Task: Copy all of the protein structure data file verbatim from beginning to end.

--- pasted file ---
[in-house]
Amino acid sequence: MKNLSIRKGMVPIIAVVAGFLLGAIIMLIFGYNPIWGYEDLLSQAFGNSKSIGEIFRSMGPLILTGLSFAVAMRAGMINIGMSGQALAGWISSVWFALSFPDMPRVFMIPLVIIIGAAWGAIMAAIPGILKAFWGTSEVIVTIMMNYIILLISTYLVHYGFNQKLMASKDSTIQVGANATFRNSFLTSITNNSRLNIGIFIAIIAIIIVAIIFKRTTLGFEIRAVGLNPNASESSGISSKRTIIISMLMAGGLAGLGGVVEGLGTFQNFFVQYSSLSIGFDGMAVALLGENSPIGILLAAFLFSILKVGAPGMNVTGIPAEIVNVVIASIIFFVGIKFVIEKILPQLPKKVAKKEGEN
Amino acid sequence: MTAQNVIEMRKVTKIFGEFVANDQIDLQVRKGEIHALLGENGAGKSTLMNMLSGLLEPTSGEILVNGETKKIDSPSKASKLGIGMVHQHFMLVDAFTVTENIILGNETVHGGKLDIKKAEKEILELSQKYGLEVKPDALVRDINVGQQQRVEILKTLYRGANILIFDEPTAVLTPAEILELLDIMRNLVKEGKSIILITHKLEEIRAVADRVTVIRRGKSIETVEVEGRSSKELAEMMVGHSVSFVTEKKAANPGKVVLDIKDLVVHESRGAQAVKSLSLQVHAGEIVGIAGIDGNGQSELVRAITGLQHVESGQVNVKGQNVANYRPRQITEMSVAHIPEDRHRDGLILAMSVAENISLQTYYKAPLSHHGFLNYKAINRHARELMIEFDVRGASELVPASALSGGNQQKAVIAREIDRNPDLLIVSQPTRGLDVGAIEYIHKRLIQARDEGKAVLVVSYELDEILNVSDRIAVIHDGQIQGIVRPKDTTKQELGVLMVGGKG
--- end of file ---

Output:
[in-house]
Amino acid sequence: MKNLSIRKGMVPIIAVVAGFLLGAIIMLIFGYNPIWGYEDLLSQAFGNSKSIGEIFRSMGPLILTGLSFAVAMRAGMINIGMSGQALAGWISSVWFALSFPDMPRVFMIPLVIIIGAAWGAIMAAIPGILKAFWGTSEVIVTIMMNYIILLISTYLVHYGFNQKLMASKDSTIQVGANATFRNSFLTSITNNSRLNIGIFIAIIAIIIVAIIFKRTTLGFEIRAVGLNPNASESSGISSKRTIIISMLMAGGLAGLGGVVEGLGTFQNFFVQYSSLSIGFDGMAVALLGENSPIGILLAAFLFSILKVGAPGMNVTGIPAEIVNVVIASIIFFVGIKFVIEKILPQLPKKVAKKEGEN
Amino acid sequence: MTAQNVIEMRKVTKIFGEFVANDQIDLQVRKGEIHALLGENGAGKSTLMNMLSGLLEPTSGEILVNGETKKIDSPSKASKLGIGMVHQHFMLVDAFTVTENIILGNETVHGGKLDIKKAEKEILELSQKYGLEVKPDALVRDINVGQQQRVEILKTLYRGANILIFDEPTAVLTPAEILELLDIMRNLVKEGKSIILITHKLEEIRAVADRVTVIRRGKSIETVEVEGRSSKELAEMMVGHSVSFVTEKKAANPGKVVLDIKDLVVHESRGAQAVKSLSLQVHAGEIVGIAGIDGNGQSELVRAITGLQHVESGQVNVKGQNVANYRPRQITEMSVAHIPEDRHRDGLILAMSVAENISLQTYYKAPLSHHGFLNYKAINRHARELMIEFDVRGASELVPASALSGGNQQKAVIAREIDRNPDLLIVSQPTRGLDVGAIEYIHKRLIQARDEGKAVLVVSYELDEILNVSDRIAVIHDGQIQGIVRPKDTTKQELGVLMVGGKG